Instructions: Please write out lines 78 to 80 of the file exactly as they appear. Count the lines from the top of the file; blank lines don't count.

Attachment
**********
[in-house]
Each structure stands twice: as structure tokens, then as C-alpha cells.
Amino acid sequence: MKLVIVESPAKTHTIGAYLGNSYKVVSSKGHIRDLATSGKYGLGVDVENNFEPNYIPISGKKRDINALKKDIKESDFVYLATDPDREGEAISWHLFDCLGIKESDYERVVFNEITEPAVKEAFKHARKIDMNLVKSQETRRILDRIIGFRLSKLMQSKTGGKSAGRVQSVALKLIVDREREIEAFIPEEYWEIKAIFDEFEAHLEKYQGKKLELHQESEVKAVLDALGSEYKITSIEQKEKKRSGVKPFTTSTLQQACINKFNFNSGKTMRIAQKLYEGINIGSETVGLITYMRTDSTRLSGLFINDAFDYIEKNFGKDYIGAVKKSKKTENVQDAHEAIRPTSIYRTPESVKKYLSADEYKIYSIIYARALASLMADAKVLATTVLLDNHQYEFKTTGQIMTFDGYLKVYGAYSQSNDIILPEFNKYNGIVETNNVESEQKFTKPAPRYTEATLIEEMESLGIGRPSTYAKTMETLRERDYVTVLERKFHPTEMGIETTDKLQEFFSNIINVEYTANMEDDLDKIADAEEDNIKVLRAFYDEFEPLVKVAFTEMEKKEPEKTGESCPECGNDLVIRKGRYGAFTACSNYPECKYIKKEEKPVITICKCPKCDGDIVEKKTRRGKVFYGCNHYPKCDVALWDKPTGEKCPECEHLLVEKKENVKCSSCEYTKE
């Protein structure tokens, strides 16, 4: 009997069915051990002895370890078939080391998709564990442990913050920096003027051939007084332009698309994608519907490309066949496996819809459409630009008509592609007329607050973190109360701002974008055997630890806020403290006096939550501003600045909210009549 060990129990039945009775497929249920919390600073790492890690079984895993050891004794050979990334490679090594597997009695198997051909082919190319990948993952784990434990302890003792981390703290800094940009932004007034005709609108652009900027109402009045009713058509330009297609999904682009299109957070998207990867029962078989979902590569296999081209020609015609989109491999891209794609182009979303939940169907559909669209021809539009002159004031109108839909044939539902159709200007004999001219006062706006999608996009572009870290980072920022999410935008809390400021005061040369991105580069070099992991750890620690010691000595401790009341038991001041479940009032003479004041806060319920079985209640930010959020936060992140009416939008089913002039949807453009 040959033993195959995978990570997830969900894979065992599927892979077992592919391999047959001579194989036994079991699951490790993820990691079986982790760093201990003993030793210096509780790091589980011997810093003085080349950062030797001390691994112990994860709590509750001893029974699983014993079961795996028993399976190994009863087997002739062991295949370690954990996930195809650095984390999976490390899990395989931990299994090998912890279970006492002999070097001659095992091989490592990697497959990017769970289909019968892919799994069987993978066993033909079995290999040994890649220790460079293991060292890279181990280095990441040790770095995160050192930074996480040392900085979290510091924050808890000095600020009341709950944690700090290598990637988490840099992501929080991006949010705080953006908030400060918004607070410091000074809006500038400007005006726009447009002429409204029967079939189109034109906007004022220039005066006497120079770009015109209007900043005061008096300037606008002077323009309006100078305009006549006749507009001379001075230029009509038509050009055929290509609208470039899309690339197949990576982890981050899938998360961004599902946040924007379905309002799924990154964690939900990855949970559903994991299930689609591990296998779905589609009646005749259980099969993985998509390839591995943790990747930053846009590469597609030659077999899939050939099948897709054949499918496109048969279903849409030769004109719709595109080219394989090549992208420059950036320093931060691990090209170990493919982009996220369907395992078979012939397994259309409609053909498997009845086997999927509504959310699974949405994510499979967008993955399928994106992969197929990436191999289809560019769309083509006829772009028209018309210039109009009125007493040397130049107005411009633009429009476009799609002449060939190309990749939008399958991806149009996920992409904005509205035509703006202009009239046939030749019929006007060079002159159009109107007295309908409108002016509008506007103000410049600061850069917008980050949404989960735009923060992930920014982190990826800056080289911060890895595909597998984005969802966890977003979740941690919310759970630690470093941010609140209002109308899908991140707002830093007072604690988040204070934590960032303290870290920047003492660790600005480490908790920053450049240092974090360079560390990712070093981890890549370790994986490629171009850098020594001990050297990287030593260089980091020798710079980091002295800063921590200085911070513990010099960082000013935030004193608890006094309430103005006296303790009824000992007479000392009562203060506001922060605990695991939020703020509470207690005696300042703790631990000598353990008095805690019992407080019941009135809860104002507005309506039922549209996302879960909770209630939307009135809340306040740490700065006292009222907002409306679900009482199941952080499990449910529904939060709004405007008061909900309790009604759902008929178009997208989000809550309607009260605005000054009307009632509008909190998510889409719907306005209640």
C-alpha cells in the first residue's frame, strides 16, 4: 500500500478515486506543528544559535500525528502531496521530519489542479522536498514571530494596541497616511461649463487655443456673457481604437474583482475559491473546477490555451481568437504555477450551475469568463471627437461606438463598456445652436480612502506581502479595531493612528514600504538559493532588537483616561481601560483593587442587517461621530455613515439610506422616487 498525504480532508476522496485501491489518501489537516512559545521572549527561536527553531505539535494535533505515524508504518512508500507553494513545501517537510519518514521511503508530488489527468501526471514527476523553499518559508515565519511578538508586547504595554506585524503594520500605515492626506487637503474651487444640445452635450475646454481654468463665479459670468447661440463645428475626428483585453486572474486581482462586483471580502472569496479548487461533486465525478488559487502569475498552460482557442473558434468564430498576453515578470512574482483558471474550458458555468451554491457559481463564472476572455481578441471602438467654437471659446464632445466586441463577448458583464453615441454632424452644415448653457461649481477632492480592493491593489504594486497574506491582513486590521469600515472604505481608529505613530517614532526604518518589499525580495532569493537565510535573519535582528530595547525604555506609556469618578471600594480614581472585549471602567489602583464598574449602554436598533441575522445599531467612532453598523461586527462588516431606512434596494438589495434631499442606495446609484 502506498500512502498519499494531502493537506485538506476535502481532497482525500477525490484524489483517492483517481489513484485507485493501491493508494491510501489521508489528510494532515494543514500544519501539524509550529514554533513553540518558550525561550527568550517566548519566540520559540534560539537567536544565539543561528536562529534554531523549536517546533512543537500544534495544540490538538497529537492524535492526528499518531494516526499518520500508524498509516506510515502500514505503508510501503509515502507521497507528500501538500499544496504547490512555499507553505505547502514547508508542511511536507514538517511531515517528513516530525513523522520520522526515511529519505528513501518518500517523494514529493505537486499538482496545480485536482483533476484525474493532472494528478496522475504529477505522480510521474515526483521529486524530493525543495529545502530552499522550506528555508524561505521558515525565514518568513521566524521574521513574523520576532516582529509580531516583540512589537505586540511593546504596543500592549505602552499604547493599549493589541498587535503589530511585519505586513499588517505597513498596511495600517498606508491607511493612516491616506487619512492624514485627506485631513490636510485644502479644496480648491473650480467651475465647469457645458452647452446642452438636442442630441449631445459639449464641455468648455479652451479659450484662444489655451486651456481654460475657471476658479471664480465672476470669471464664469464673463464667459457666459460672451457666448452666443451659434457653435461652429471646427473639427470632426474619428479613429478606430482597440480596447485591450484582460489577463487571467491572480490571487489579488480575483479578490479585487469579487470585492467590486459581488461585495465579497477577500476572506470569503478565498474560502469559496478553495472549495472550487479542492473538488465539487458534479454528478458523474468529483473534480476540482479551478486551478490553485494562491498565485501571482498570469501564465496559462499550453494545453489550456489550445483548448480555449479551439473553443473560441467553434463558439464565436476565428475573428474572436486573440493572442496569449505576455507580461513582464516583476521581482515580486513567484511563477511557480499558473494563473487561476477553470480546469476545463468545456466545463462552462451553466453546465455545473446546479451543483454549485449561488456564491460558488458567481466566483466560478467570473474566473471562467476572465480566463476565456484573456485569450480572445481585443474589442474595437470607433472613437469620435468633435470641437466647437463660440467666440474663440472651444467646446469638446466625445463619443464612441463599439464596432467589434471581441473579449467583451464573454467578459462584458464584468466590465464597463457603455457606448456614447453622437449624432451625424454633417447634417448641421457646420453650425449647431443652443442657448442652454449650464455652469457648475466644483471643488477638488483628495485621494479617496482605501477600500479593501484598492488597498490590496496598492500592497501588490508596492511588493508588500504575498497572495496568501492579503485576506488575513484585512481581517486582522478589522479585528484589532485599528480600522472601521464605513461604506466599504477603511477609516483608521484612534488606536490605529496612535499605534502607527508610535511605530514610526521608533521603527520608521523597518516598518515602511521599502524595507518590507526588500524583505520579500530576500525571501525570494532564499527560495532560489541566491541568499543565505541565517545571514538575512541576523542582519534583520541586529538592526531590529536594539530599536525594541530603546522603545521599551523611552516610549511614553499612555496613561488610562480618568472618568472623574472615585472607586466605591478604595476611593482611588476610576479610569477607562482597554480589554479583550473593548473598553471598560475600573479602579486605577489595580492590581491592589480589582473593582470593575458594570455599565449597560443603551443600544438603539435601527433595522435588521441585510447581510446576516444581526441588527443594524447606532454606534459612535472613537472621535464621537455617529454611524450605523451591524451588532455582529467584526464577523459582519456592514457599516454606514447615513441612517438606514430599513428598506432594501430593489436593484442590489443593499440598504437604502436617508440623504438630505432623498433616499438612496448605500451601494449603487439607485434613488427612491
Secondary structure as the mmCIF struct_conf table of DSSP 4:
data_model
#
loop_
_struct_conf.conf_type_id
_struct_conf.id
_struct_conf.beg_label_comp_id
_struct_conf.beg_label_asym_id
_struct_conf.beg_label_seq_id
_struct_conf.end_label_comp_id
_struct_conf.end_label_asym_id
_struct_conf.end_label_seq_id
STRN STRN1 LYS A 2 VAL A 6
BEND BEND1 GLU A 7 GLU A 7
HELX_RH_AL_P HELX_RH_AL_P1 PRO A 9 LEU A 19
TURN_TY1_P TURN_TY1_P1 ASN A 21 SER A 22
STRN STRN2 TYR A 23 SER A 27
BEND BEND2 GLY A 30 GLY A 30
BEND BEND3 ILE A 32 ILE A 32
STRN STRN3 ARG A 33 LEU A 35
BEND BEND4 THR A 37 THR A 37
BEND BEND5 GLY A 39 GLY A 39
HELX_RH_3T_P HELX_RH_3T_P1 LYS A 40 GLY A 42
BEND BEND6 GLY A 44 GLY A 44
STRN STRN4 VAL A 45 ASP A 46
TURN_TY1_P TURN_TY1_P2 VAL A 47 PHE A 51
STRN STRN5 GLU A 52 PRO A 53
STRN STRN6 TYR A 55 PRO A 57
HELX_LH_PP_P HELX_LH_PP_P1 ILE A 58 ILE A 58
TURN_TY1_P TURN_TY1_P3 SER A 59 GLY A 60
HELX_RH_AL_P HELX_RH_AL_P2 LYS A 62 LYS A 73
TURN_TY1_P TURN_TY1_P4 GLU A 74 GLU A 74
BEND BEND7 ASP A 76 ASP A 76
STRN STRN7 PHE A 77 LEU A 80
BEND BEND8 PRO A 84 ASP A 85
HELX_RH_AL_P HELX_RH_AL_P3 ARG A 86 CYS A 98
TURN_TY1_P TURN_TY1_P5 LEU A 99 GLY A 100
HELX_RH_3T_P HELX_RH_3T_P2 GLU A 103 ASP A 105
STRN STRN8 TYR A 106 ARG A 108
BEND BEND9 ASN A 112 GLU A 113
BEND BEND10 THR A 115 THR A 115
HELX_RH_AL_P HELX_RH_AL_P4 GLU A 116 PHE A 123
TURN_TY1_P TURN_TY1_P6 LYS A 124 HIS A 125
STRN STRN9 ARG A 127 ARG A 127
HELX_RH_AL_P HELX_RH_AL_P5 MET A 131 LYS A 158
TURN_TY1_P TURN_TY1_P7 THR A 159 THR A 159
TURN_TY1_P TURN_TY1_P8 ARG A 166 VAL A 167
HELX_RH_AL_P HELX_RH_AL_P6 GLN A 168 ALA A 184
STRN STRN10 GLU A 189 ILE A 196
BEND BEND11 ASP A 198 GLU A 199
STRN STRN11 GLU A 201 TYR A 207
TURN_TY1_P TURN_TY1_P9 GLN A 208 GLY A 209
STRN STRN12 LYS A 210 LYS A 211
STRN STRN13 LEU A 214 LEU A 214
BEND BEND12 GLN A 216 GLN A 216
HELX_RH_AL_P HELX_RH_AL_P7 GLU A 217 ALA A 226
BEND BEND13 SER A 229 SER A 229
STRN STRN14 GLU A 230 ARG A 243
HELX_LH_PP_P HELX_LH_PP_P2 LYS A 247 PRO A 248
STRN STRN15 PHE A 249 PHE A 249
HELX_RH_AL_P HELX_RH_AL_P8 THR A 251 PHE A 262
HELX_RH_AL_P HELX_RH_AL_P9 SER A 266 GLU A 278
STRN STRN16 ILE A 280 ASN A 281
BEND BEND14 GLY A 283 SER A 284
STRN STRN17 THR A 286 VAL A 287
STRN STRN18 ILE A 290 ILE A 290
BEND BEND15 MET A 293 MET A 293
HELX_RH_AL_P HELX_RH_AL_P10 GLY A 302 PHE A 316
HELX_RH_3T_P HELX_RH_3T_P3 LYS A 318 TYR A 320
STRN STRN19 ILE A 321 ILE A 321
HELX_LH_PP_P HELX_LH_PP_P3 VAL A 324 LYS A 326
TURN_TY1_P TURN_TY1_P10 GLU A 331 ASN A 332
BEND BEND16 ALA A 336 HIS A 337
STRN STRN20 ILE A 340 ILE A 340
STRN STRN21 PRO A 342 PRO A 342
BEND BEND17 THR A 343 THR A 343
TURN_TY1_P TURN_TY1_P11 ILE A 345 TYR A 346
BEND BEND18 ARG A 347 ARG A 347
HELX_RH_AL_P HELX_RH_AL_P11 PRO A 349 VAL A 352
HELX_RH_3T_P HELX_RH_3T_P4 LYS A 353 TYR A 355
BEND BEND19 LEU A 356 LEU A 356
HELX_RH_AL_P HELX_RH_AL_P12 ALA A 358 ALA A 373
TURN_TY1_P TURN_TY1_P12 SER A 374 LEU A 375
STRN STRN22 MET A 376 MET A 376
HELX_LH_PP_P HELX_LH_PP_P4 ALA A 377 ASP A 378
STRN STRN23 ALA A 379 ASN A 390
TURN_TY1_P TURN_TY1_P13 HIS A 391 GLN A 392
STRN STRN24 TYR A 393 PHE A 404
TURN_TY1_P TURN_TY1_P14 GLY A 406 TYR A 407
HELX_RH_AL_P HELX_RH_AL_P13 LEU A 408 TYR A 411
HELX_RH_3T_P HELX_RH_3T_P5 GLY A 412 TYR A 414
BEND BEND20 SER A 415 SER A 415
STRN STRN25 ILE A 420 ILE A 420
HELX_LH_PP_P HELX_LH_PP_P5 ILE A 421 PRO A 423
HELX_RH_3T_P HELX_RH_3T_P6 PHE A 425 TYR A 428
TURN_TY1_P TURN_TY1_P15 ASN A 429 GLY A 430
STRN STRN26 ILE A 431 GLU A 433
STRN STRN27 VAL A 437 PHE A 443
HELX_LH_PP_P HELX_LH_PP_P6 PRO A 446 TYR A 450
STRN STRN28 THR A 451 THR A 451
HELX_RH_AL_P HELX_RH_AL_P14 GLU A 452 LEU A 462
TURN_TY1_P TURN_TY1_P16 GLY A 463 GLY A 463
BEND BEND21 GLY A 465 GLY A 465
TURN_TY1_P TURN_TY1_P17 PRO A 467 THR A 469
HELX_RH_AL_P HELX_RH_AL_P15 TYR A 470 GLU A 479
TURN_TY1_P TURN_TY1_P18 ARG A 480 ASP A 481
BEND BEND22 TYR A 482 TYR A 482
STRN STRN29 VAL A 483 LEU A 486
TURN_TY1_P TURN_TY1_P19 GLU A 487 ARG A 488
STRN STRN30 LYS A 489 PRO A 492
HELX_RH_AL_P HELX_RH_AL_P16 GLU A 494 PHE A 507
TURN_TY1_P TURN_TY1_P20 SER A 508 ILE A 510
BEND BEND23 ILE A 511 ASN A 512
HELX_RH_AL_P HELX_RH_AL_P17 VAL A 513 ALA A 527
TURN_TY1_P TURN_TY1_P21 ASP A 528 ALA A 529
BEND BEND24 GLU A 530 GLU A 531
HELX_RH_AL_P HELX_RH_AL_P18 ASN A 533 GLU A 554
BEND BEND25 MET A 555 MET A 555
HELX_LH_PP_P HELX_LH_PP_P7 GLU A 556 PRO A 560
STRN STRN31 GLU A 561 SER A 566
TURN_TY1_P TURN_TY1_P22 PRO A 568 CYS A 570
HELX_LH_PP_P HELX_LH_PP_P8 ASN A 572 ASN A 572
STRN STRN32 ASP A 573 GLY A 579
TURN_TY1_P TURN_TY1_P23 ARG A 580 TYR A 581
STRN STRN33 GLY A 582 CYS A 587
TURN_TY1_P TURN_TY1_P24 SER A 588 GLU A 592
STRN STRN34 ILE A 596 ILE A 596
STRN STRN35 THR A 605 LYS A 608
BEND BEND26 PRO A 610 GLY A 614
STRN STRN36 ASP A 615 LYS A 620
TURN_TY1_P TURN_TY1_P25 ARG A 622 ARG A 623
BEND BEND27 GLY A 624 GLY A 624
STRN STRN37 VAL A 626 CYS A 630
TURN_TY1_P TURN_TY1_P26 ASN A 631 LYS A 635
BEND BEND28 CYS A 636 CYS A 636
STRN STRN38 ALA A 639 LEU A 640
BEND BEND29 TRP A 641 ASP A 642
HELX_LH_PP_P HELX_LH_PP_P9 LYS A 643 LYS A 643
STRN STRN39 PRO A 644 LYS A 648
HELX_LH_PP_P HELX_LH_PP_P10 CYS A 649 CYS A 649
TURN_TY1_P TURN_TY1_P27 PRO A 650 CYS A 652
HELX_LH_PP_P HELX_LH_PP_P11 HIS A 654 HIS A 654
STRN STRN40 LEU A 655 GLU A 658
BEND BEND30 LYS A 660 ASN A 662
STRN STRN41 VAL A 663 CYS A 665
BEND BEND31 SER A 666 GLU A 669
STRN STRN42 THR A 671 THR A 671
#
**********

BEND BEND16 ALA A 336 HIS A 337
STRN STRN20 ILE A 340 ILE A 340
STRN STRN21 PRO A 342 PRO A 342